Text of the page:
Where Radwanski’s first feature Tower extended the anxious close-ups of his earlier shorts into a feature, with this new feature these techniques are refined as there are more main characters and situations which create more complex confrontations and settings that lead to new affects. So if Radwanski’s cinema is the hybrid of Allan King (A Married Couple) and John Cassavetes (Husbands) – that of a réel with stylized natural performances – then its through its capturing in extended scenes of silence and an inarticulateness and through personal gestures (both of humans and animals) that it gets to the heart of its characters and its story. With the online launch of the earlier short film Princess Margaret Blvd. (one of the catalyst of the Toronto DIY Filmmaker movement) there is a new motivation to dig into Radwanski’s work: muted characters, walking through a haze, trying to figure out what’s going on, and not sure what’s going to happen next. Not necessarily an optimistic lesson but perceptive for its story and influential for leading to what is still to come.

How Heavy This Hammer begins its theatrical run this Friday at 7PM at the TIFF Bell Lightbox where it’ll be playing for a week.

Tuesday, August 9, 2016

Andrew Owen's PokeStop

Bertrand Tavernier sur la Gastronomie

A great listen, two new episodes of On ne parle pas la bouche pleine ! (part I & II) with Bertrand Tavernier where he talks gastronomie, his personal history, Lyonnais modesty, his filmmaking and cinema in general. With a soft voice and a contagious enthusiasm, he reaffirms his importance as an important French filmmaker. Here's to Voyage à travers le cinéma français hopefully playing in Toronto soon!  

Saturday, August 6, 2016

Matt Johnson on Peter Watkins' Edvard Münch

“And the original idea before Operation Avalanche was that we wanted to make… Have you ever seen the Peter Watkins film Münch? It’s okay if you haven’t, it’s very rare, not a lot of people have seen it. So it’s a documentary about the painter Edvard Münch. I mean its boring but it is a riot in terms of formal approach. It is a documentary set in a time when cameras didn’t exist and the way that people are playing to camera. It’s a vérité-doc so it’s not like they’re interviewing people. I would check it out. That was the inspiration for this John A. Macdonald film, which we wanted to make as a fake documentary at a time when cameras didn’t exist and we wanted to play with Canadian history and do something that was just bizarre and crazy and show people that time in a sort of a fresh way.” – Matt Johnson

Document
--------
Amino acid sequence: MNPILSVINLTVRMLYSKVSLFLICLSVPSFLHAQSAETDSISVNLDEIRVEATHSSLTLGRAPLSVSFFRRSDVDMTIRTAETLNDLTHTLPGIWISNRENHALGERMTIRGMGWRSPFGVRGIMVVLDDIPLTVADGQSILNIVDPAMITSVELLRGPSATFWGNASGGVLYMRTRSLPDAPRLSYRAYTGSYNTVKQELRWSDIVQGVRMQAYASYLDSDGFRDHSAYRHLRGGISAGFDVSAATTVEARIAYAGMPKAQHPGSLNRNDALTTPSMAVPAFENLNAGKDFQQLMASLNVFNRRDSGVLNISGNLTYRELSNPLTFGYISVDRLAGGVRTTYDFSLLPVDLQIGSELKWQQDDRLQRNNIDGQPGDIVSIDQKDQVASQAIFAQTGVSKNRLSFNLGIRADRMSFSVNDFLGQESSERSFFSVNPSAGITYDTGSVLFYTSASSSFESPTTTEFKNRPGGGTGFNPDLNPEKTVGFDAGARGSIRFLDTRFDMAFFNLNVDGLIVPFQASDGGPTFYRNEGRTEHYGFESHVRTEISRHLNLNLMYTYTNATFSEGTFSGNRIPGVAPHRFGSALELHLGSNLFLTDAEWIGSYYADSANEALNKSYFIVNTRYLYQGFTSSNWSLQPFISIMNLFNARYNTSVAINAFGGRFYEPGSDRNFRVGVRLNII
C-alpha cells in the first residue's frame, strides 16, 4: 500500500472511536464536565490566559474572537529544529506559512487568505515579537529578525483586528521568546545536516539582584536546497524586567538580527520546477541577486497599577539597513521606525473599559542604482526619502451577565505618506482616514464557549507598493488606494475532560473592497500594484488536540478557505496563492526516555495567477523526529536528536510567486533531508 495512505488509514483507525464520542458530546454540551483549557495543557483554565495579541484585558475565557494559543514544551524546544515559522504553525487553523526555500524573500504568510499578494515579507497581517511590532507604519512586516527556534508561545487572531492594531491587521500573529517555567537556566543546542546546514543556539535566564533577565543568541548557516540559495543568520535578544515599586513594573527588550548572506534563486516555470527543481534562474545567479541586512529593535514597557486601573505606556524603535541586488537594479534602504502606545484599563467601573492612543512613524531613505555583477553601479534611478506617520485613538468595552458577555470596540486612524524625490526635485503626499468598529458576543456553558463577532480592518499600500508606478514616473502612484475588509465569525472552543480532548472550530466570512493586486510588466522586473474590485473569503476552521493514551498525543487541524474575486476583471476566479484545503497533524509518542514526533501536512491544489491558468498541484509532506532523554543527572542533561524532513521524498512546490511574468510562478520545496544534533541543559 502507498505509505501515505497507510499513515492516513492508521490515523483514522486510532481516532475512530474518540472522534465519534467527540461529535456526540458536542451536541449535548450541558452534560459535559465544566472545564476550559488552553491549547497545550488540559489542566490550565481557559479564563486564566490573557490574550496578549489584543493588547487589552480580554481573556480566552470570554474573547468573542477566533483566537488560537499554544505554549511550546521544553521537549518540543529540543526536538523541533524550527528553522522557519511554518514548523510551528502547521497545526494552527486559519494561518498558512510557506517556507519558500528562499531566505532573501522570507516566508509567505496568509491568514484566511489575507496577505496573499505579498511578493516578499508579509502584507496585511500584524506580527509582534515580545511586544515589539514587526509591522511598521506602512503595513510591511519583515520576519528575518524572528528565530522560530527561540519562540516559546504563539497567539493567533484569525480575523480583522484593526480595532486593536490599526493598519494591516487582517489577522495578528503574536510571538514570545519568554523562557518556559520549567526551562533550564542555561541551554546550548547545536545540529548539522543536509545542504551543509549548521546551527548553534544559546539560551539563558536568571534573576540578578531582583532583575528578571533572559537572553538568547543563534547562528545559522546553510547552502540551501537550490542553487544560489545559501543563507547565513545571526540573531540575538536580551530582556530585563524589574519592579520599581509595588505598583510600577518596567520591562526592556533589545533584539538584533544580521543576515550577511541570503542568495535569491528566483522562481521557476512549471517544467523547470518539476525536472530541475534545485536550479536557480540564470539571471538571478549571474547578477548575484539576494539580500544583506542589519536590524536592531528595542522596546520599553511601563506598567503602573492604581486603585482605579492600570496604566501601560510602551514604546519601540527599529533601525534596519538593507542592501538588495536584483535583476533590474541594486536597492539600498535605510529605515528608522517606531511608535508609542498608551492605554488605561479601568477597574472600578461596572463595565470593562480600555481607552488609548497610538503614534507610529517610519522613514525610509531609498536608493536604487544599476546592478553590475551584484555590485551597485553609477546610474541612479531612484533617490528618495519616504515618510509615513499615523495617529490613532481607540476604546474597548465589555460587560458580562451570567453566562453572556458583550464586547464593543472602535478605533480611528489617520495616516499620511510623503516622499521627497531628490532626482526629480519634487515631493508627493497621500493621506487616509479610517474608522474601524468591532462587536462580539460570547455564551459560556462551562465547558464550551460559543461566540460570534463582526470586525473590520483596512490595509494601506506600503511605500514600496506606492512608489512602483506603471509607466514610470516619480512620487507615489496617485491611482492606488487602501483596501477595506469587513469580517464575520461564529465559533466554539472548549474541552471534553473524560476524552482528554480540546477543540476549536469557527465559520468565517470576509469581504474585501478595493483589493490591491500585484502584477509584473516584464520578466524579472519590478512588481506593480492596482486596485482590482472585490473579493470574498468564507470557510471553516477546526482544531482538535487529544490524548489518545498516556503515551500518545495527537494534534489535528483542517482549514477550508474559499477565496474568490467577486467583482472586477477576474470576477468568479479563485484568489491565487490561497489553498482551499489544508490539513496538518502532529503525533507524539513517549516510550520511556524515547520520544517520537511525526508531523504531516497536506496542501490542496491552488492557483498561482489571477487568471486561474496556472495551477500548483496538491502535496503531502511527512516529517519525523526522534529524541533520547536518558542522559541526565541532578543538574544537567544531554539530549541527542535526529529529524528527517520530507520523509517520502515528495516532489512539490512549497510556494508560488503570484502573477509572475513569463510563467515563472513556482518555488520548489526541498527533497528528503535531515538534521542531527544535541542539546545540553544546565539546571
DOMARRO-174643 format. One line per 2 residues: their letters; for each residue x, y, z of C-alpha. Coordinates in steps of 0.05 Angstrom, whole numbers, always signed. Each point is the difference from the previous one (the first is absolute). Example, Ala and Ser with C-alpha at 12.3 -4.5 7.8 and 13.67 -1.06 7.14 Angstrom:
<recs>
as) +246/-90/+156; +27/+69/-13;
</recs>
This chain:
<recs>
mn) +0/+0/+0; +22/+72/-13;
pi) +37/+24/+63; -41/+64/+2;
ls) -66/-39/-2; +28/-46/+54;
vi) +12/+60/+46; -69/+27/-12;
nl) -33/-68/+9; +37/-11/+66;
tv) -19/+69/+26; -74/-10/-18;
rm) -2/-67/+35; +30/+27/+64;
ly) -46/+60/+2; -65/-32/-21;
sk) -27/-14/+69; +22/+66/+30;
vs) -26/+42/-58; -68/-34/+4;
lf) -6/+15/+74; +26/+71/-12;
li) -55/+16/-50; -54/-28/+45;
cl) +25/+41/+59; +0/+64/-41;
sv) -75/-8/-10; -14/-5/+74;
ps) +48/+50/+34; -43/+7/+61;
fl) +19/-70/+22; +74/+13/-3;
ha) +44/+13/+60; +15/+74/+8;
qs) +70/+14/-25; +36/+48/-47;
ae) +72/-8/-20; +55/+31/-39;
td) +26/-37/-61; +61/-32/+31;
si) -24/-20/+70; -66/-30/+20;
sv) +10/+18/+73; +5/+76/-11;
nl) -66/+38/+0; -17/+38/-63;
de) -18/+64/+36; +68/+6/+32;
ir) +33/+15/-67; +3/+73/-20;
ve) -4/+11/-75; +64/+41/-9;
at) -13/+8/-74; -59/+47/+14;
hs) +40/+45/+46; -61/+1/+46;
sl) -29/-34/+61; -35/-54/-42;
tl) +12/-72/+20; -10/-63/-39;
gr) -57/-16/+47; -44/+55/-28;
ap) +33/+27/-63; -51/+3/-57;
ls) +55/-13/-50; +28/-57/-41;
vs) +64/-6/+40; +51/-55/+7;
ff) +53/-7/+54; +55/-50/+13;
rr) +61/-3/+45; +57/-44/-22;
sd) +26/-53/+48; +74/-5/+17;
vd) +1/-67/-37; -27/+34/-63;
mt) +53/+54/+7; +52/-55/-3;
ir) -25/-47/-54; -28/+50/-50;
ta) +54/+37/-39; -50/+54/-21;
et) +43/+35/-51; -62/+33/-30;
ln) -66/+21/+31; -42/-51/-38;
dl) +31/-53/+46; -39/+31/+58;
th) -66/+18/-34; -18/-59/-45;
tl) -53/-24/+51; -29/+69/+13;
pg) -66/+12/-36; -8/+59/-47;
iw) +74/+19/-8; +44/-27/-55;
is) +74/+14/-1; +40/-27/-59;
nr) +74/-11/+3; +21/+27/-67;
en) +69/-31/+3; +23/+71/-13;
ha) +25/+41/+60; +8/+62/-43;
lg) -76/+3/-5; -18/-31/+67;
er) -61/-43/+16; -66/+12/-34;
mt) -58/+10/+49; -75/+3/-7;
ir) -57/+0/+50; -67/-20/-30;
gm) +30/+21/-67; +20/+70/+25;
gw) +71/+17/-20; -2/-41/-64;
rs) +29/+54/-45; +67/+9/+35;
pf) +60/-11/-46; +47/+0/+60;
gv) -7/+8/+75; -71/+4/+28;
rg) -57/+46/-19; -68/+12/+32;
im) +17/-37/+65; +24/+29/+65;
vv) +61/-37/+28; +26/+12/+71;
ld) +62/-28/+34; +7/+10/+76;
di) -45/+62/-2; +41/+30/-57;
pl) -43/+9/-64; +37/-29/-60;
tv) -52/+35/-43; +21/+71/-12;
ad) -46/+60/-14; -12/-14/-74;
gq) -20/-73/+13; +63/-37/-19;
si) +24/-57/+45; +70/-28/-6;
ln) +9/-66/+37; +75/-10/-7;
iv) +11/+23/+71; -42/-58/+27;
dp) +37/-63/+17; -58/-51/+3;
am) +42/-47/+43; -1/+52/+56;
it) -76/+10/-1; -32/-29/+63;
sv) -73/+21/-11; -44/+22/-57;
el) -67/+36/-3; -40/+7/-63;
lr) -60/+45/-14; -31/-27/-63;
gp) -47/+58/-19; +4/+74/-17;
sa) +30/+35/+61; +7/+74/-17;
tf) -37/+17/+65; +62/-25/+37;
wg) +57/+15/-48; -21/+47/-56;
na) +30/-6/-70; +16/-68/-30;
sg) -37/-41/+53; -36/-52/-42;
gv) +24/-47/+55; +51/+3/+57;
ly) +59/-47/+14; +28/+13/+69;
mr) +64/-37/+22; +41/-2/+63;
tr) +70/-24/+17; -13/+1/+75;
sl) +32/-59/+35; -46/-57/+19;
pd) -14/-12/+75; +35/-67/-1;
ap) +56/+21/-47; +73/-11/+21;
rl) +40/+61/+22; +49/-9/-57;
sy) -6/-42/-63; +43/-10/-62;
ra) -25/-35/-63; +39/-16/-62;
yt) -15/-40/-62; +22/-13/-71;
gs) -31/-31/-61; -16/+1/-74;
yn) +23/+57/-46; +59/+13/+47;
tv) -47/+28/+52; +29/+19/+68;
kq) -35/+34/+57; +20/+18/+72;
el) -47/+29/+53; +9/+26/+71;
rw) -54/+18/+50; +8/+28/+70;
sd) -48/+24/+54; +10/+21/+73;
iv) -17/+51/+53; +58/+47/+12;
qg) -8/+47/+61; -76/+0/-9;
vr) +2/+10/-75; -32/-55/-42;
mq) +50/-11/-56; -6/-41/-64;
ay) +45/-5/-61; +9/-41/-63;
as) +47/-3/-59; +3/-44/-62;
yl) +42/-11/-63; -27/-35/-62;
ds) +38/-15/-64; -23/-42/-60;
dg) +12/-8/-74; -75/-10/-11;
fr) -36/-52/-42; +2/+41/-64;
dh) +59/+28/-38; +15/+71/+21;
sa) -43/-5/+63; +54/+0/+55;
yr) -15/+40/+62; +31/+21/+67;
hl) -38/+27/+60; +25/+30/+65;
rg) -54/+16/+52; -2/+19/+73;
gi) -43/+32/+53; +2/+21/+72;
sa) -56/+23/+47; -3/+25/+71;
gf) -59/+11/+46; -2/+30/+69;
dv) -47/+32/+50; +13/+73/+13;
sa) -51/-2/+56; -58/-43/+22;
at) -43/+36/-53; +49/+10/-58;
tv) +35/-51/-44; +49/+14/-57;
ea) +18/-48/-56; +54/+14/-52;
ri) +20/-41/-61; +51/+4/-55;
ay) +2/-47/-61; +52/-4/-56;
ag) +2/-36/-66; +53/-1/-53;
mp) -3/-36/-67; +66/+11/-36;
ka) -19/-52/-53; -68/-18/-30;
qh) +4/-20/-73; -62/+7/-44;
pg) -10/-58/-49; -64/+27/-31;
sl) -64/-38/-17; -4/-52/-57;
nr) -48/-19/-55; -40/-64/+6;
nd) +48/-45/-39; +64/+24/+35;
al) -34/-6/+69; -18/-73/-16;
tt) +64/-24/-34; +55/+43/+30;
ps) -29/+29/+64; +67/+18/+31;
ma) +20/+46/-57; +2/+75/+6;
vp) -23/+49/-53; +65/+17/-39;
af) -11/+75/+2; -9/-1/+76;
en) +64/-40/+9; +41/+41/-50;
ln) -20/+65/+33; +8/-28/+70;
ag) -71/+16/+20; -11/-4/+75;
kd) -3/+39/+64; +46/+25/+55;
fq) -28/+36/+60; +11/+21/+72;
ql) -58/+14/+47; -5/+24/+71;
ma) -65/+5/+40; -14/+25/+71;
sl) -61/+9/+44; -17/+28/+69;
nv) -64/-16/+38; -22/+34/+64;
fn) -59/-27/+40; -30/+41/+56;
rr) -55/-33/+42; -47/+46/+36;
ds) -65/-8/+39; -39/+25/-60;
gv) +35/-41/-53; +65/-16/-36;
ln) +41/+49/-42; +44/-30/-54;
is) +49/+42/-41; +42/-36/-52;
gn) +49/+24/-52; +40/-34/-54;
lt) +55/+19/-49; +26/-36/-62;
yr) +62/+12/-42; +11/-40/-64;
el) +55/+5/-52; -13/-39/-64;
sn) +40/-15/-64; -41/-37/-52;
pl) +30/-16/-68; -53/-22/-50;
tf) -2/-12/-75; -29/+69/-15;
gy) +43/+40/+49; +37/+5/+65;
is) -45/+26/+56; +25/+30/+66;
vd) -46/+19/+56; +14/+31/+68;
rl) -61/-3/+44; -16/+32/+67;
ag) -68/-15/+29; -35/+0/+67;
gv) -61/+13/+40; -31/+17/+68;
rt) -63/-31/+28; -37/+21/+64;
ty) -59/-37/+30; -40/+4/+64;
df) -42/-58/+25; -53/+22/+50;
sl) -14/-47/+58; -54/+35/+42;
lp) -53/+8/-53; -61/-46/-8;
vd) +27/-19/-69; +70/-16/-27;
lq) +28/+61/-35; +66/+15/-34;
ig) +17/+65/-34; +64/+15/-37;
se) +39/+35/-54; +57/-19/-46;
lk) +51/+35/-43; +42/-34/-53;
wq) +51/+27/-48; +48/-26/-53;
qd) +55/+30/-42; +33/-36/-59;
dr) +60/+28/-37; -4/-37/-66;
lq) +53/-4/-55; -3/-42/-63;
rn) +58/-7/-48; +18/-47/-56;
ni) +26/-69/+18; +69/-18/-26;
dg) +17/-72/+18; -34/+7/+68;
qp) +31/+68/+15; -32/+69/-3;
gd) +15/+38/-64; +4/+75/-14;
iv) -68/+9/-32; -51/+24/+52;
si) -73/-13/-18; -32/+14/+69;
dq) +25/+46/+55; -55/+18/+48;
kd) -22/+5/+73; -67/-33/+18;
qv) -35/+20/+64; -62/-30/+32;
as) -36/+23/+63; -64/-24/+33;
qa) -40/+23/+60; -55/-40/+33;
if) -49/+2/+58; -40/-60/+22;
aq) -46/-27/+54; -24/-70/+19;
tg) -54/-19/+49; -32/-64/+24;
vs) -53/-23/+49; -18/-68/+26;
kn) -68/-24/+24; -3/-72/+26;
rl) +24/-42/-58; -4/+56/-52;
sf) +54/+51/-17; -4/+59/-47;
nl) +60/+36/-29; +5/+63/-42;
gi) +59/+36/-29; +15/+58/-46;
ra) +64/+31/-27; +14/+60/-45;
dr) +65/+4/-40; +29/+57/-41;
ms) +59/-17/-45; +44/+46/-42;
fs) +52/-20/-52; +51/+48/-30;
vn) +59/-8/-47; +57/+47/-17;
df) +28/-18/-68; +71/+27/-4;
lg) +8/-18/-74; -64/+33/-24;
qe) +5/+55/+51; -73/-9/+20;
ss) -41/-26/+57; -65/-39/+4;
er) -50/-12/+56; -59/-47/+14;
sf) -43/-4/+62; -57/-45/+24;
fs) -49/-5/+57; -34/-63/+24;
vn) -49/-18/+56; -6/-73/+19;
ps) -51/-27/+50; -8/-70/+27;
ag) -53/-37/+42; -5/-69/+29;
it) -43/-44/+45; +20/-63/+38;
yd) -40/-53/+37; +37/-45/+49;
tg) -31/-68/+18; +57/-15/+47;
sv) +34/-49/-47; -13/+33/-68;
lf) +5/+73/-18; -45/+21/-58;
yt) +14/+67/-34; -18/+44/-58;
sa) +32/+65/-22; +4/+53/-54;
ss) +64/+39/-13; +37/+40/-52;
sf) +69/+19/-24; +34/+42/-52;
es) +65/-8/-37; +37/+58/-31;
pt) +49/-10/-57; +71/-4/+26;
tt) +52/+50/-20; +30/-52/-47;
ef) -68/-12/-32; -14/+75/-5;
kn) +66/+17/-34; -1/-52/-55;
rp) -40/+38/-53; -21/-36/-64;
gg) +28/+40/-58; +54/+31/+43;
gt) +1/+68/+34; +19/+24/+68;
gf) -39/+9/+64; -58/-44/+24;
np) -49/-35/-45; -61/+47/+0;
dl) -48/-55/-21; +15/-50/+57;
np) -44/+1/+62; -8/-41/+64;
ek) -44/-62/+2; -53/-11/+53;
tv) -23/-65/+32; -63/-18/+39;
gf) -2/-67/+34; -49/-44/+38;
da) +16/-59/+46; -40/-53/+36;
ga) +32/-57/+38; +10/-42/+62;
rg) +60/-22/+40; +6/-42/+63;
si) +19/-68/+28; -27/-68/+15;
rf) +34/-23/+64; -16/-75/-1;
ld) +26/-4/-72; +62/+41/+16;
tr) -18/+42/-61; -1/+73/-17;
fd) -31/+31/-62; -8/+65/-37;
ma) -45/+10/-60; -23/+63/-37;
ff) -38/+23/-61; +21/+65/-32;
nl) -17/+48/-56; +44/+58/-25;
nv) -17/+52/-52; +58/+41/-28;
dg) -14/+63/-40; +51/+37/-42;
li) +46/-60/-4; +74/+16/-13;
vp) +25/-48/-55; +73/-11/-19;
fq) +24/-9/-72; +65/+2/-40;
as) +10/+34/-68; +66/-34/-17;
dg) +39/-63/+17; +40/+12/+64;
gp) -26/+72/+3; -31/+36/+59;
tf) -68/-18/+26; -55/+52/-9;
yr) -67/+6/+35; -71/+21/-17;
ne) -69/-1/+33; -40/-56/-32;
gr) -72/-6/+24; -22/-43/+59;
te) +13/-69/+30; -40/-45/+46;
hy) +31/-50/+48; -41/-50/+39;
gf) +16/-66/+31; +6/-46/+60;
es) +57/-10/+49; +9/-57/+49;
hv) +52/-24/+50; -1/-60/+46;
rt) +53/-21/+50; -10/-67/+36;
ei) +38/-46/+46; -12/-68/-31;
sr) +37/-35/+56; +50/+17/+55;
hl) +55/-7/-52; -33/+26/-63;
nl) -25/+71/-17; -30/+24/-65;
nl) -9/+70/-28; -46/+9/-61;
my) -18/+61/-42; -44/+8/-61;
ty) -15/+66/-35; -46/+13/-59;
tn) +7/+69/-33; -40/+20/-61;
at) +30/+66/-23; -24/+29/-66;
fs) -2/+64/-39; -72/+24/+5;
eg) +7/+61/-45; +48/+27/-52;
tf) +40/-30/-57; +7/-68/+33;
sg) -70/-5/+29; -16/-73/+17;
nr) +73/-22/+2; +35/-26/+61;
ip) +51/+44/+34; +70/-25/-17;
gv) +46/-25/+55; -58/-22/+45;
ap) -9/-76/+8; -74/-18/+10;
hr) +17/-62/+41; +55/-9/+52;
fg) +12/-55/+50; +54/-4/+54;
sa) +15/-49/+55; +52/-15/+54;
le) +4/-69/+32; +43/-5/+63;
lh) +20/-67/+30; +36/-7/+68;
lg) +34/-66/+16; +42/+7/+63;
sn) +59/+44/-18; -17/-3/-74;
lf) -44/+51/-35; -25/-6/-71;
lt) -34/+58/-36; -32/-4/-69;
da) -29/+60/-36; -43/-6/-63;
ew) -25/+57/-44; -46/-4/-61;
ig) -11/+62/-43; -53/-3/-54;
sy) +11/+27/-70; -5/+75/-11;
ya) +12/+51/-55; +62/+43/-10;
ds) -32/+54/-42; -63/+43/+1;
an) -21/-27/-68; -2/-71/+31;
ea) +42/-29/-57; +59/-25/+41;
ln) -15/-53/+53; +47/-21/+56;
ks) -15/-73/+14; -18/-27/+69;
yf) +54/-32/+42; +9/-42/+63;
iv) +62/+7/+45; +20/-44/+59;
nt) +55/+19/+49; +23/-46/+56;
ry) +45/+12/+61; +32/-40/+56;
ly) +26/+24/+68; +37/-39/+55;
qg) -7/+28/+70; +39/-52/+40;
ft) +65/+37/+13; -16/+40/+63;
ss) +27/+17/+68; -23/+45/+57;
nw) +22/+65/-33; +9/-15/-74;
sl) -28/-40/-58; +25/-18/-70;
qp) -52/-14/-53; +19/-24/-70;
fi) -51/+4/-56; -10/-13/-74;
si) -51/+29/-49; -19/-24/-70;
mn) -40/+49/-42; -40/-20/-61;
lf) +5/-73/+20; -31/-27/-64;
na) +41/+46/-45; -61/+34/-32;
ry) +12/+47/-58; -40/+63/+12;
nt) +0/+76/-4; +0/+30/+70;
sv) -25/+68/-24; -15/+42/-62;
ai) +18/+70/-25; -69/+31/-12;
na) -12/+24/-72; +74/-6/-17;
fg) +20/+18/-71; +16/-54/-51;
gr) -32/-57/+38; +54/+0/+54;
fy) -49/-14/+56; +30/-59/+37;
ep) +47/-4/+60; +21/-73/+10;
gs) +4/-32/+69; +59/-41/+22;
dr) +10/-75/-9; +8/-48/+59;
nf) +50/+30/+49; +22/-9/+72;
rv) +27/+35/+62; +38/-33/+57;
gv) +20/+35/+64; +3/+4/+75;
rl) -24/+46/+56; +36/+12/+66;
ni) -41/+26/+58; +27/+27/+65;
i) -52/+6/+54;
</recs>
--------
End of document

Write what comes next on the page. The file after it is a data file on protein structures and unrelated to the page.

Thursday, August 4, 2016

The Looseness and Dangerousness of Alex Earl Gray

David Davidson: So Alex, what was the spark that go you into film?
Alex Gray: Well, I’d always been a kid who was into movies and TV, but when I was around 16 I watched a double feature of Hearts of Darkness and Apocalypse NowHeart of Darkness being the documentary Coppola’s wife made of the production of that film. Something about seeing everything that was necessary to make that, film and it’s general looseness and dangerousness – as opposed to the masterful control of all elements evident in The Godfather – fascinated me, and compelled me to want to make work. I wish it was something more arty like The Seventh Seal, but it was Apocalypse Now that gave me the bug. I originally picked up photography as a way to “practice my eye” for what I thought would be a filmmaking career, but ended up dedicated to photos for the next 15 years, before making my first “serious” attempt at film making. 

DD: And who would you pick as some of your favorite filmmakers?
AG: Well, David Lynch is a fairly early influence both in films and in general as an artist, I was introduced to his work at the right time for my budding creative interests. I’m also a huge Dario Argento, and Andrei Tarkovsky fan. I suppose the commonality of these artists is the ethereal and magic quality of their work, masters of atmosphere. I’m a fan of so many film makers, and I’m sure I will regret not saying someone but these are the guys who spring to mind, and who’s entire body of work I have sought out.